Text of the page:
Special projects analyst, Office of Diversity, Inclusion and Equity ProgramsAnti-racism is:
“Intentional efforts and actions to dismantle racist viewpoints, including but not limited to, biases, stereotypes and profiling. It is about unlearning prejudicial perspectives and resetting forward-thinking mindsets.”
One Foot in Each World
I was born in Los Angeles and raised in Koreatown, a diverse Latinx community. My parents moved us to the suburbs of Orange County when I was six years old, where I was one of the few Asian kids in my neighborhood.
As an innocent child, I didn’t see a person through the color of his or her skin.
As I learned about race and racism and leveled up in grade school, I quickly realized there were unspoken expectations of being born into my heritage.
Being studious, quiet, submissive and accommodating were the standards others wanted me to practice. I broke all stereotypes as I was quite the opposite of a “typical” Asian American girl.
I was continually getting into trouble as I grew up a bit of a free spirit, always getting dirty and hurt playing sports in the street. I found it challenging to abide by two sets of cultures and two sets of standards.
One experience stands out from my formative years.
I played with kids of some family friends, and we were causing trouble as young children do. We had been noisy all night long during an overnight camping trip.
My mom’s friend, also of Asian descent, scolded us for being so noisy. I was the only one among my friends who spoke up and let her know that the other kids in the other cabins were also being loud.
The family friend was not pleased with my behavior and complained to my mom that I should not talk back to adults. However, my teachers taught me to stand up for myself if I found myself being blamed. I found myself torn between my heritage’s expectations and the morals learned in school.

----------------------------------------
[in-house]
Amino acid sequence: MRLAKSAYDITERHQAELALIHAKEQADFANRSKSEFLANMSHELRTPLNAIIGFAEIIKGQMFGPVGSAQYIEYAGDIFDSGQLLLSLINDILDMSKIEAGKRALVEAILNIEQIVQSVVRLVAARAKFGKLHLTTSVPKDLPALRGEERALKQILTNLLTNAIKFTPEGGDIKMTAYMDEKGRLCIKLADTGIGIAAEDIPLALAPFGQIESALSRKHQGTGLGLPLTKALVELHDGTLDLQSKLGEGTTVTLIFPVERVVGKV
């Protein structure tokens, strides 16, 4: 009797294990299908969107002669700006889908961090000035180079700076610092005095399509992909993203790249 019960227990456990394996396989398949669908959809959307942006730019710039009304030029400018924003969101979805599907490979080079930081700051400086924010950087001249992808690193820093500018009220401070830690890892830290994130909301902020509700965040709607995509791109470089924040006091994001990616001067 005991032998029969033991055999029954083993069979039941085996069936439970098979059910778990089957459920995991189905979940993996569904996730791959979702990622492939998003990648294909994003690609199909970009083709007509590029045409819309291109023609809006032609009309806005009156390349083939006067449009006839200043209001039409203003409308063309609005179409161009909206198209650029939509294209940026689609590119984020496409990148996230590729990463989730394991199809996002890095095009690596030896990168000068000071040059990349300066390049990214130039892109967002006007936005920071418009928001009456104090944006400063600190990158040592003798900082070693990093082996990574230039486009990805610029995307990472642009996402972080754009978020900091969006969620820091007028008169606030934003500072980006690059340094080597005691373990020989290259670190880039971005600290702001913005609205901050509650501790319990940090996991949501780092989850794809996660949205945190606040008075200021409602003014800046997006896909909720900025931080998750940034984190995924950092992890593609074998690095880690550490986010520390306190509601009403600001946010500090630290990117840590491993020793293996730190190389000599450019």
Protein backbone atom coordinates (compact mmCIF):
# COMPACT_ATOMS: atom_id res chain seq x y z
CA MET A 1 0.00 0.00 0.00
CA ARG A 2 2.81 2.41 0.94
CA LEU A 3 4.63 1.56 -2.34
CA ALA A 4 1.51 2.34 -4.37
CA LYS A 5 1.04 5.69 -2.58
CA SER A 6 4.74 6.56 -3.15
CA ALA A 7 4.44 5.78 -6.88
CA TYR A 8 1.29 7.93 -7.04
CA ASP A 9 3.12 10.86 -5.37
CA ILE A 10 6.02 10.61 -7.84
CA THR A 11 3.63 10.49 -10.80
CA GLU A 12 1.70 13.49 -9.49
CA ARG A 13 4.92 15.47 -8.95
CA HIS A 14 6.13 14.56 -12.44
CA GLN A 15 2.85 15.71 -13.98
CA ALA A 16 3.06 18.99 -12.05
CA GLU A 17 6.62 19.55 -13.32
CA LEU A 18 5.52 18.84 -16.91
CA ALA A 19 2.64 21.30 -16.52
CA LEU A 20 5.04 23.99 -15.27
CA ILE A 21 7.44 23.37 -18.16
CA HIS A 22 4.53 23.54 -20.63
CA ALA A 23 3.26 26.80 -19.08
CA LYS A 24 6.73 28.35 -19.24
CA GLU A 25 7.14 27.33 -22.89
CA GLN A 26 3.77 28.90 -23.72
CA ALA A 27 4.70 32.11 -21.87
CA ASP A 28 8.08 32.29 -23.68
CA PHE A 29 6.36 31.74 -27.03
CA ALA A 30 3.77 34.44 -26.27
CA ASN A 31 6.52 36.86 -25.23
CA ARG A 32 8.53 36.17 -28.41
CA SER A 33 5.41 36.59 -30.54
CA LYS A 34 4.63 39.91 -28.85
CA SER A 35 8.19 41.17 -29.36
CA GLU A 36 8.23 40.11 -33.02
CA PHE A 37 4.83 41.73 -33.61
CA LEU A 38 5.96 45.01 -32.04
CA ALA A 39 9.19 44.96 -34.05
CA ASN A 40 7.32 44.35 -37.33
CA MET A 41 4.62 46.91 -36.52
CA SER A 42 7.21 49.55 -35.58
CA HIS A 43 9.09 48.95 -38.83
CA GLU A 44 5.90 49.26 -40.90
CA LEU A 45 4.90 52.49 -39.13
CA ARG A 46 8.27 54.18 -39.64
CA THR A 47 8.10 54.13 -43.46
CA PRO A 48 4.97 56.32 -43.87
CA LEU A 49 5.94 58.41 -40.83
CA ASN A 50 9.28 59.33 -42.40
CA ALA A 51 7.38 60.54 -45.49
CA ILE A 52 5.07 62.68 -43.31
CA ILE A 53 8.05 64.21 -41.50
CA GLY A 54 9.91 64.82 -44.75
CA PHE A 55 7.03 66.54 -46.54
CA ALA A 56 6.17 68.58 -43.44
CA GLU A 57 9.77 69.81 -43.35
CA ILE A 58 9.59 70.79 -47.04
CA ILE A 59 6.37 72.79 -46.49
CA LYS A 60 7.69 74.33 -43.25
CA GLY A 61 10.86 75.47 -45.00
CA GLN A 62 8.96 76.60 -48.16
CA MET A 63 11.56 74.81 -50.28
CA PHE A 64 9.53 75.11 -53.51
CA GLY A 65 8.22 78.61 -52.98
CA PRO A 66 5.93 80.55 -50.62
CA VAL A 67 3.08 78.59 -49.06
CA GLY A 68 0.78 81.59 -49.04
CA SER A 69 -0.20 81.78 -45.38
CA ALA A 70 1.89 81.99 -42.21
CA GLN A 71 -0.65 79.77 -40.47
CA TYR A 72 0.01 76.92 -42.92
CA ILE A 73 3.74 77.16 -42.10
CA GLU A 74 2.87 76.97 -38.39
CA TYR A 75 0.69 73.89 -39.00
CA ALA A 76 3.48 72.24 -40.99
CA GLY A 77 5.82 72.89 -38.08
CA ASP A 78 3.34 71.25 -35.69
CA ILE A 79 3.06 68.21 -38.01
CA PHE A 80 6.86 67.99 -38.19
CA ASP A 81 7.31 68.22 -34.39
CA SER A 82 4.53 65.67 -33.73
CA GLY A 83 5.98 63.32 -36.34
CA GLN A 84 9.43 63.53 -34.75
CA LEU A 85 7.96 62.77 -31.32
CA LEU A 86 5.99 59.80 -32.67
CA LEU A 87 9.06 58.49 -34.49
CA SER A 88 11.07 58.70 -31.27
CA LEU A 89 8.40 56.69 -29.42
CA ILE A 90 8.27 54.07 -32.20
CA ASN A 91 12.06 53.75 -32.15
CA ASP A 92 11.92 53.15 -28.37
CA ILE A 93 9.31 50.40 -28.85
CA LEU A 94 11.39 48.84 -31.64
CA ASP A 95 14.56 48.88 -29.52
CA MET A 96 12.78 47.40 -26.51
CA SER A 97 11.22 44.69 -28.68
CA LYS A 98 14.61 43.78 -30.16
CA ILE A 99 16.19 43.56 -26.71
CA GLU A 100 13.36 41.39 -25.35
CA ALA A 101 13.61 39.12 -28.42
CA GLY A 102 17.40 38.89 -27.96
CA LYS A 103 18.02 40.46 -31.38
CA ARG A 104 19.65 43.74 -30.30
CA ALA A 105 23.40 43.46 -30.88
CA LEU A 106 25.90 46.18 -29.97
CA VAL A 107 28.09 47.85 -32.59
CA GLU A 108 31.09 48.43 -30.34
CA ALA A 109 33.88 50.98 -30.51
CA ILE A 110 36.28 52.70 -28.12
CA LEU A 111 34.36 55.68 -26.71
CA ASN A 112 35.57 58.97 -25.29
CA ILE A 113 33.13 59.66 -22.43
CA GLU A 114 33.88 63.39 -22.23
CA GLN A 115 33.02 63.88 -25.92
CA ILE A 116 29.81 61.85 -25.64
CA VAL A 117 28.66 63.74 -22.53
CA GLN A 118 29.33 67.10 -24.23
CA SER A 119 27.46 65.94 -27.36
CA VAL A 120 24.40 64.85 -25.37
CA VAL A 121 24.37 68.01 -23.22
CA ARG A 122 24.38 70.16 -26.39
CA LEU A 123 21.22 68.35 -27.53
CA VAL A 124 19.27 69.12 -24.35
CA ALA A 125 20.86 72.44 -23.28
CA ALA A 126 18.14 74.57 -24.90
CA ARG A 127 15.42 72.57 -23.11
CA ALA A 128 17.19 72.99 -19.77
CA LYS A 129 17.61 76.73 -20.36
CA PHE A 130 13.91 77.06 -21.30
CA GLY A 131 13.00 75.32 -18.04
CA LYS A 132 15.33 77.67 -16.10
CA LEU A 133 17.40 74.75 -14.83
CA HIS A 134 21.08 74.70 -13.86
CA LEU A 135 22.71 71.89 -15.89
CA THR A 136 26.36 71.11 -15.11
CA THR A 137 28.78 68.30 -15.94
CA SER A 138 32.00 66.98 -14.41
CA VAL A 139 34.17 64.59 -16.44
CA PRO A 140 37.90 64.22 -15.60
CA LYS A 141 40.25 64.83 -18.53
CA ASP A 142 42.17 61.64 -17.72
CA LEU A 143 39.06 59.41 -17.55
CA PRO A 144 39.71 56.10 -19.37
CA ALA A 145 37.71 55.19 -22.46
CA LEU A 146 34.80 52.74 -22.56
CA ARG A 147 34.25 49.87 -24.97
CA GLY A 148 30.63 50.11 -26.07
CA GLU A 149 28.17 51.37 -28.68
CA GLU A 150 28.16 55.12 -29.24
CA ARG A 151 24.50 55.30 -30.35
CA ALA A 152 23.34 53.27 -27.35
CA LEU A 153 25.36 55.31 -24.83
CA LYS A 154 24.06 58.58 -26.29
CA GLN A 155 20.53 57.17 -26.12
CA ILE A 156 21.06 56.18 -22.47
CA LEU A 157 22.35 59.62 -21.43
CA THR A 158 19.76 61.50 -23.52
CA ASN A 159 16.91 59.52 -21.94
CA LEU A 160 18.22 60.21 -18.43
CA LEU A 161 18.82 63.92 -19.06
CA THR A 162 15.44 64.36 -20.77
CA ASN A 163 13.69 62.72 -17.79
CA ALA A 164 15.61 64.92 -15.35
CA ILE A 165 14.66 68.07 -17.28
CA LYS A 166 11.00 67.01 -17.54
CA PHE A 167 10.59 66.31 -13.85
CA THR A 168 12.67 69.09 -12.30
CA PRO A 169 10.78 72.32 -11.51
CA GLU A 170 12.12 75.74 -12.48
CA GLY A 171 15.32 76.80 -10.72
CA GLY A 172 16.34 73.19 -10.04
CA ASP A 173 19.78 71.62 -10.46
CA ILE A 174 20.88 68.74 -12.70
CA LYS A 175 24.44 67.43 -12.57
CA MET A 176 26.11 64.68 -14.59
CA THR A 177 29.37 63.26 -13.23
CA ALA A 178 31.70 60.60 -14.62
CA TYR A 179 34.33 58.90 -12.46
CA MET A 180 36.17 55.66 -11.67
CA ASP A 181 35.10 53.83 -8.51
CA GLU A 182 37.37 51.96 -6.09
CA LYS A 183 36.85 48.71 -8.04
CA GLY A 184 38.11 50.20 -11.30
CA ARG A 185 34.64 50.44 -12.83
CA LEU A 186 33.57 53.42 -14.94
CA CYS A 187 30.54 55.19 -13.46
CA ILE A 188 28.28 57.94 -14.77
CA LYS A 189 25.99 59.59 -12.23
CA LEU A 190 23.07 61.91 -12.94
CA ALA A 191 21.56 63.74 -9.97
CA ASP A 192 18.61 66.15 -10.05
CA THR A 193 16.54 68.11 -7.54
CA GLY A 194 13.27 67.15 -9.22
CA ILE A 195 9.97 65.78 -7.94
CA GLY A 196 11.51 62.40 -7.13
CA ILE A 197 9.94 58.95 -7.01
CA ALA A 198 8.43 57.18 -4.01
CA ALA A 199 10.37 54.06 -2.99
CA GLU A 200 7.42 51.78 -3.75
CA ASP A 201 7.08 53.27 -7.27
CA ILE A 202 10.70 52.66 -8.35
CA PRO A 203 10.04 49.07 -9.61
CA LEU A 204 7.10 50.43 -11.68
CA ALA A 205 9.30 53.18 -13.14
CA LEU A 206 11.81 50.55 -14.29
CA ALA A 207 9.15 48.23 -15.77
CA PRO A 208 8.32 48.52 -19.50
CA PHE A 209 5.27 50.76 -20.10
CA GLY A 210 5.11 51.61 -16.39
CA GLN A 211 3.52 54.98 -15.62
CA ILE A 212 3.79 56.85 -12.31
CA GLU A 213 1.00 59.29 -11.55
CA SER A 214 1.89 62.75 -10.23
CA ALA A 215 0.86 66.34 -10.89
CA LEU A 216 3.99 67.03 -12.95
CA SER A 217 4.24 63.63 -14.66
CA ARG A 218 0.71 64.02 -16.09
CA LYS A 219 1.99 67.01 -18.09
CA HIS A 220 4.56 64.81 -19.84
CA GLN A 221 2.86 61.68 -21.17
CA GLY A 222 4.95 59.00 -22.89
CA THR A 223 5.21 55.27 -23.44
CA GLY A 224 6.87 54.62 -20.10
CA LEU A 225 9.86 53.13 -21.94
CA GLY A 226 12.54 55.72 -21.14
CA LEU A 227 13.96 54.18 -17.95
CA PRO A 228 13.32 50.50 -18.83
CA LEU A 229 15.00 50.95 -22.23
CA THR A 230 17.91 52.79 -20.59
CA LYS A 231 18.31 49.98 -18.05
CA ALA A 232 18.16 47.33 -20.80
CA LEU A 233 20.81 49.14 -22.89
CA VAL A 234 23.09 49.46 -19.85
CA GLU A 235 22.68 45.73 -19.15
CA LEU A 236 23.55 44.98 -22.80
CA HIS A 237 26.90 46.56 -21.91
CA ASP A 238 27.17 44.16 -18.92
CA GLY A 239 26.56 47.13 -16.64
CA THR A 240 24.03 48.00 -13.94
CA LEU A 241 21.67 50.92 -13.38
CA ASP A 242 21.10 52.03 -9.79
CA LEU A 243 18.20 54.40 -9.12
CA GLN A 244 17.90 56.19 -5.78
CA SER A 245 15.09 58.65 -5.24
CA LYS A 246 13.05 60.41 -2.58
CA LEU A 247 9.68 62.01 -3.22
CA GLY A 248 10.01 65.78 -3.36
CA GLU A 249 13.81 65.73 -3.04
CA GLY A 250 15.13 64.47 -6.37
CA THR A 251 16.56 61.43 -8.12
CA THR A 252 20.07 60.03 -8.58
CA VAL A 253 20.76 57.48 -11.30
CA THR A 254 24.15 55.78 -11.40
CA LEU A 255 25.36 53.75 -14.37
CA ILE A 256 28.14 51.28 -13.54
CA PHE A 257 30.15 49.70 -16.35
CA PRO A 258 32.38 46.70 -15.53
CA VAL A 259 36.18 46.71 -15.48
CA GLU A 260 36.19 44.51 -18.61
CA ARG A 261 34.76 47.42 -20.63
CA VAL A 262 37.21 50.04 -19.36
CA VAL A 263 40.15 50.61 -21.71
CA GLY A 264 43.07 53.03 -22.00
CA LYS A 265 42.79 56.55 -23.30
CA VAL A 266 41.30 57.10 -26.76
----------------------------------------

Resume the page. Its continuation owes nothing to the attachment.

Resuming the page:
As an adult, my New York City experience proved to be the least racist encounter of all.
I had moved to NYC when I was in the middle of my grad school program, just turned 25, and landed a special assistant position with the City University of New York. I believe these identities shaped my experiences, and as I immersed myself in the city, I quickly received social approval because I looked “good on paper.”
I realized quickly I fit into that vast melting pot of transplants; New York City takes diversity to the ultimate level. Thriving among Jewish, Amish, Puerto Rican, Dominican Republican and Asian American communities, I was more recognized for being a Southern California native than for my Asian American exterior.
When I moved back to Orange County and re-established my higher education career, I landed a position involving diversity and inclusion work. I found it to be quite symbolic of my experiences, as it came full circle.
Through this work, I learned race should be recognized and celebrated, not judged. To embark on change, we must strip away biases and unlearn stereotypes to initiate celebrated diversity.
Grace O is a special projects analyst in the office of Diversity, Inclusion & Equity Programs at Cal State Fullerton. She says she broke stereotypes growing up as a Korean American, and embraces the notion that race should be celebrated, not judged or condemned.